The Birth of Venus, n.d.François Boucher (French, 1703–1770)
François Boucher developed his Rococo style during his short training under François Le Moyne, and in subsequent years in Italy after he received the Prix de Rome. He enrolled at the Académie royale in 1731 and became a professor there three years later. His playful, highly crafted style soon drew the attention of the royal court, resulting in many commissions from the king, Madame de Pompadour, and other members of court. In 1765, Boucher became both the director of the Académie royale and premier peintre du Roi.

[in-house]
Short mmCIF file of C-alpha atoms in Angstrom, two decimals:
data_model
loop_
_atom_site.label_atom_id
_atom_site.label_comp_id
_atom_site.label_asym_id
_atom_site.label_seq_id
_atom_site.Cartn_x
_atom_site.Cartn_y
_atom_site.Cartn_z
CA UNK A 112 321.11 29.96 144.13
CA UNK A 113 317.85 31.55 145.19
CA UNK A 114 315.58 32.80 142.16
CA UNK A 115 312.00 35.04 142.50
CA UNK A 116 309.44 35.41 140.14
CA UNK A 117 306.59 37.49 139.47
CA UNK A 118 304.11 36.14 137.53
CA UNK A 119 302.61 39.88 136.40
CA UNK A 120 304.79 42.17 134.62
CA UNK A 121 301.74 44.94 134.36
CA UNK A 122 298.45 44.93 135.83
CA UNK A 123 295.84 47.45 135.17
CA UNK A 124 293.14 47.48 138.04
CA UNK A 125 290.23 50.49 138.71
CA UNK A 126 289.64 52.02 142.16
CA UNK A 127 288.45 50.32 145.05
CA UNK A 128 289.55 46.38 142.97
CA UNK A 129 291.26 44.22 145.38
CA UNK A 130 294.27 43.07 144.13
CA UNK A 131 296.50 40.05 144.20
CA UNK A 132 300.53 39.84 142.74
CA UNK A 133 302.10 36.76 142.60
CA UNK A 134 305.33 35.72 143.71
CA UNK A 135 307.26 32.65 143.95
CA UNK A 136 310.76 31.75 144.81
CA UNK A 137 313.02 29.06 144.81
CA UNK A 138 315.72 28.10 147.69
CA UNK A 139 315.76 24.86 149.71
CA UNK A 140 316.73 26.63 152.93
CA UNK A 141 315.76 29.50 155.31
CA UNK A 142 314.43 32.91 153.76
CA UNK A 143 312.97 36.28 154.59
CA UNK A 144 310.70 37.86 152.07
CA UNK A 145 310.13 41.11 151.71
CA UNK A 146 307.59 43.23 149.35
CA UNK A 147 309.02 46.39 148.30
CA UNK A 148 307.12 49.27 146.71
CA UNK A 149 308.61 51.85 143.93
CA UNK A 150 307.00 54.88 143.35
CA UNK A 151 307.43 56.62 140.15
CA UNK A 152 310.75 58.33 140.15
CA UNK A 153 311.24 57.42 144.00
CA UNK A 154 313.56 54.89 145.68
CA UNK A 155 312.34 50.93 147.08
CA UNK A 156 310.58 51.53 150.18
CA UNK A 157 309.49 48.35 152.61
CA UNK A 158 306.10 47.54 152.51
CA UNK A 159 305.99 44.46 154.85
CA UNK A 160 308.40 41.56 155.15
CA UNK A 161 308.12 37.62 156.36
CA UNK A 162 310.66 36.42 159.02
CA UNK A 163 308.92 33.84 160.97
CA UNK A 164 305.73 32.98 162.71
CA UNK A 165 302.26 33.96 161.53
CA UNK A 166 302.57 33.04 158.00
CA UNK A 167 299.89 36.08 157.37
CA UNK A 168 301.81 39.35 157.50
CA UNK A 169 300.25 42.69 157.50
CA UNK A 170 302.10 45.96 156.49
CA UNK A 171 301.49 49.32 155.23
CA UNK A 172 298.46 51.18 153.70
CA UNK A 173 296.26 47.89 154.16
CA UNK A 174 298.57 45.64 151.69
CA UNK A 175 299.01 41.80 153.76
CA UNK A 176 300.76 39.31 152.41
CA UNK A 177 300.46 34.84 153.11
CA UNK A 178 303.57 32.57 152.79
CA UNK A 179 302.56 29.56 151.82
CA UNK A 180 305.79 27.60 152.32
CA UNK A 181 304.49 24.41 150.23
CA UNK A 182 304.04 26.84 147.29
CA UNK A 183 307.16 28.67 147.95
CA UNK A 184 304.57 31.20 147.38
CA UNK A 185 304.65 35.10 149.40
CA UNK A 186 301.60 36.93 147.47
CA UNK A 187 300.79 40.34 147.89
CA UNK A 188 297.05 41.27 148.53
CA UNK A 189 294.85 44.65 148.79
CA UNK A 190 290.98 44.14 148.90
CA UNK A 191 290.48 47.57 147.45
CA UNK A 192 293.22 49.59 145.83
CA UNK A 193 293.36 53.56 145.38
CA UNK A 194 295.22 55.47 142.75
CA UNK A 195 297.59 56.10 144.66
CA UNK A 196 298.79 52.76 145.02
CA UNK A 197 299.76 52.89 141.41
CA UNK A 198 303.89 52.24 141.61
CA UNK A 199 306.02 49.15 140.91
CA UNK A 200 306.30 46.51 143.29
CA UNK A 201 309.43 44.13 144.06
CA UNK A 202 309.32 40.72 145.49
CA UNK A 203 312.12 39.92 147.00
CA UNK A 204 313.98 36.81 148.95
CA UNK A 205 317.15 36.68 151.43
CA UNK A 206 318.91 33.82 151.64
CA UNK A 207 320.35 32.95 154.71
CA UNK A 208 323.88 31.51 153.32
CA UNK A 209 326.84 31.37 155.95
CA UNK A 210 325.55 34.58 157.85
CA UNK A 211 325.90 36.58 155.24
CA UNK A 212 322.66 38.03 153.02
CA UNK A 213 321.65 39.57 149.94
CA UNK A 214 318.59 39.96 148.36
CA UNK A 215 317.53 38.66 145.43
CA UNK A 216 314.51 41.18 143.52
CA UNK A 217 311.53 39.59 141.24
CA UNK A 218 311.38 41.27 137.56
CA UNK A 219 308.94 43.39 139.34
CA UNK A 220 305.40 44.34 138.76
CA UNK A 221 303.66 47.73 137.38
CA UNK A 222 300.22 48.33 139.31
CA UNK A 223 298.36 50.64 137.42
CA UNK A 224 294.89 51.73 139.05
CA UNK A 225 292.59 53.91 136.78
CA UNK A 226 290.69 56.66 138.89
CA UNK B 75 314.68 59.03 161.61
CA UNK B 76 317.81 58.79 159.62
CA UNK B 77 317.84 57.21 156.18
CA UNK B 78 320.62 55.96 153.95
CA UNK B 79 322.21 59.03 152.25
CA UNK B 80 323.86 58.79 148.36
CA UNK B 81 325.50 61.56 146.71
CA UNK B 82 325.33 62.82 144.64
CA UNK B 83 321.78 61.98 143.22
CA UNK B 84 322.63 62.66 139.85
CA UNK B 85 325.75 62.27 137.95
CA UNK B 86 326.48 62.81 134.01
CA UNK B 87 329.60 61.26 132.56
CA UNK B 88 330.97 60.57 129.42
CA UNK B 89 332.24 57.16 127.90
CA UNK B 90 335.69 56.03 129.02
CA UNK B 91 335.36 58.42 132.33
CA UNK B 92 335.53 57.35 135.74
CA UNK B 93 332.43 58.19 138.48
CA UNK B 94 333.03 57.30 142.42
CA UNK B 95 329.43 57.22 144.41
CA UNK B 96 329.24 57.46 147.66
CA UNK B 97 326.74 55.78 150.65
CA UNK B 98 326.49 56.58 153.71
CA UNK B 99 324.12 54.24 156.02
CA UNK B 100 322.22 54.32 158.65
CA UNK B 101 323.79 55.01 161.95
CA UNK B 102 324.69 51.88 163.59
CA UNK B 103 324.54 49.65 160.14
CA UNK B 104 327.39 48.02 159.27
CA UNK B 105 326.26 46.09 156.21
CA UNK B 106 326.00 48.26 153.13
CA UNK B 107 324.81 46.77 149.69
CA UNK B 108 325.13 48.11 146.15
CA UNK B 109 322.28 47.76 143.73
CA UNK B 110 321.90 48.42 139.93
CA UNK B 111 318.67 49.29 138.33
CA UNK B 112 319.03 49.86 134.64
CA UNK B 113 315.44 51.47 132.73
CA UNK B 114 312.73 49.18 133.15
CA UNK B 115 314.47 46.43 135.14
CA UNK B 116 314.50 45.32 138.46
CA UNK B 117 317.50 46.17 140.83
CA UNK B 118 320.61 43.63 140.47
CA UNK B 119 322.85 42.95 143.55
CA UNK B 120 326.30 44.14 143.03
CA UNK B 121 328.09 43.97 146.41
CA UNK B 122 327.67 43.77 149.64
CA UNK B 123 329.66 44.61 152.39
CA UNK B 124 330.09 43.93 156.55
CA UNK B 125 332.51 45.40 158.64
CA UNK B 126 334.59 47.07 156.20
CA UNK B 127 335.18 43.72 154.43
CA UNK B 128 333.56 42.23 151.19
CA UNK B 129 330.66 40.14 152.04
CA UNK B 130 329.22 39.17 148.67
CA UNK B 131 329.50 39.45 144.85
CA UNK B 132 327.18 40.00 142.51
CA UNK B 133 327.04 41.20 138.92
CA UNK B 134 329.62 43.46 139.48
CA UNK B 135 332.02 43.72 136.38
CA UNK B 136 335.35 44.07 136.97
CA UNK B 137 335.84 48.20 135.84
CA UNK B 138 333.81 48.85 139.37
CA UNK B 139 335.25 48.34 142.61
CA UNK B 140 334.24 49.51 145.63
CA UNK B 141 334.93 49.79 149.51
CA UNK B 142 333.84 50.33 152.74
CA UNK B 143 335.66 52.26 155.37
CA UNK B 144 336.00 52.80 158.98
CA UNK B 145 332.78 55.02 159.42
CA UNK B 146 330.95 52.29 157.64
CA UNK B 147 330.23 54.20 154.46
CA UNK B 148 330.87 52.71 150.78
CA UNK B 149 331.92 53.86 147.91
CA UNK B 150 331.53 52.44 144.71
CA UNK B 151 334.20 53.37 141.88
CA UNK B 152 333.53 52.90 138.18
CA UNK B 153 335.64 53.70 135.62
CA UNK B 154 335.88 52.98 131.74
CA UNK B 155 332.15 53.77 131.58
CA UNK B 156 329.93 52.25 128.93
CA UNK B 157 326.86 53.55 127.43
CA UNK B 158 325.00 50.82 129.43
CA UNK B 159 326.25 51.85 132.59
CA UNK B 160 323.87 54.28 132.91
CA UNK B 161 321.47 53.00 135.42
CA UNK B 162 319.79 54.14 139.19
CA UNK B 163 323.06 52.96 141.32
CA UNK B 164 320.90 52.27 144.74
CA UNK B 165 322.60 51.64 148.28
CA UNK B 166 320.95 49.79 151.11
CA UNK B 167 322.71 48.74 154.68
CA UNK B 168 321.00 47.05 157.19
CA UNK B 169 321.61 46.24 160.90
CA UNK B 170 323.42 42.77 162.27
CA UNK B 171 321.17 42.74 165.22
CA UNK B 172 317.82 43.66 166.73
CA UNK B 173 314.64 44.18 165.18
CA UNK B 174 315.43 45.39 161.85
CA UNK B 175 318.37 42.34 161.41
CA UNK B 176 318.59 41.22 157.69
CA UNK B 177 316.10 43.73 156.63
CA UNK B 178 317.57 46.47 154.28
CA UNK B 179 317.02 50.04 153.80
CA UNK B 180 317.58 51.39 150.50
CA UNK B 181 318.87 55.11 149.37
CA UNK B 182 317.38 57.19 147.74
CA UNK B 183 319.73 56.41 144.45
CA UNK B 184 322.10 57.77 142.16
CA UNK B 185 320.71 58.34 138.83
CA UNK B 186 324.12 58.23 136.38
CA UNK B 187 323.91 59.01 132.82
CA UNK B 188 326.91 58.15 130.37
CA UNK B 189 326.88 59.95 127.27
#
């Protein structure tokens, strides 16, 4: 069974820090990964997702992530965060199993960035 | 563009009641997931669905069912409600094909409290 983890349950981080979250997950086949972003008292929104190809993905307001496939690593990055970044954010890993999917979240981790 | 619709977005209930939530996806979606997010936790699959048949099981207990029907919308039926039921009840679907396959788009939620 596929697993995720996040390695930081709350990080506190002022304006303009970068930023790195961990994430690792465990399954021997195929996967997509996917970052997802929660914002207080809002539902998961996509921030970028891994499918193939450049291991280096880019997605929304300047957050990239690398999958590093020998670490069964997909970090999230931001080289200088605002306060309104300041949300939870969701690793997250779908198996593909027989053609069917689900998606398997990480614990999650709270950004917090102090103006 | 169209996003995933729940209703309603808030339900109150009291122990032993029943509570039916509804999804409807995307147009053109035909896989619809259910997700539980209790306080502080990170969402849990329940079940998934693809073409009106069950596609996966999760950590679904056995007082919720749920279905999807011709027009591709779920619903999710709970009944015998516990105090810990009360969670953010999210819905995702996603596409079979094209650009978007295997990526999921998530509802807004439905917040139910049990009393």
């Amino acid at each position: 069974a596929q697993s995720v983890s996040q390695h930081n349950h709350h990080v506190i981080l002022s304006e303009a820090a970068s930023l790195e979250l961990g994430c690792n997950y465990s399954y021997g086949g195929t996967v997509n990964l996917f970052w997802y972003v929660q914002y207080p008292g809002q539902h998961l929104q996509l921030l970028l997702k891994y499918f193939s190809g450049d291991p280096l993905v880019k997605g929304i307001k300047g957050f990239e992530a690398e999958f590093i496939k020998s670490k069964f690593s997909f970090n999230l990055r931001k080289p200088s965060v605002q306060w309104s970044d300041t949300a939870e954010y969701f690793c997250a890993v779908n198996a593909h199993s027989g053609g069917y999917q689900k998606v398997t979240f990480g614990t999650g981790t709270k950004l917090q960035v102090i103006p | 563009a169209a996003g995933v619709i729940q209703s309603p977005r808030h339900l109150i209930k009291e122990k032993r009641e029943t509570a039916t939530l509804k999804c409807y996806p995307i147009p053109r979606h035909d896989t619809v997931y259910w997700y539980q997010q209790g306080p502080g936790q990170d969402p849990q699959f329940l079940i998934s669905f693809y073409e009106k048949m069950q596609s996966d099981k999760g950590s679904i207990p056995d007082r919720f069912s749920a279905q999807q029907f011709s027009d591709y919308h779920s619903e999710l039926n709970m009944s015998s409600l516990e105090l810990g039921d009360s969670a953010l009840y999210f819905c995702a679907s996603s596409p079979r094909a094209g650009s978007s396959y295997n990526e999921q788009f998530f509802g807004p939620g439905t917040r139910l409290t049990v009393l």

Boucher’s Birth of Venus dates from the first years of the artist’s maturity, just after his admission to the Académie royale. It is related to a surviving canvas, made between 1731 and 1734, from a series of mythological subjects commissioned for a Parisian hôtel particulier. The artist’s gestural technique captures the outlines of the figures, with tritons, sea nymphs and dolphins forming a pyramid that projects Venus out of the waves. In academic practice, such a rapid compositional drawing was typically followed by close studies of single figures before the artist committed the work to canvas. Three such figures survive for the Birth of Venus.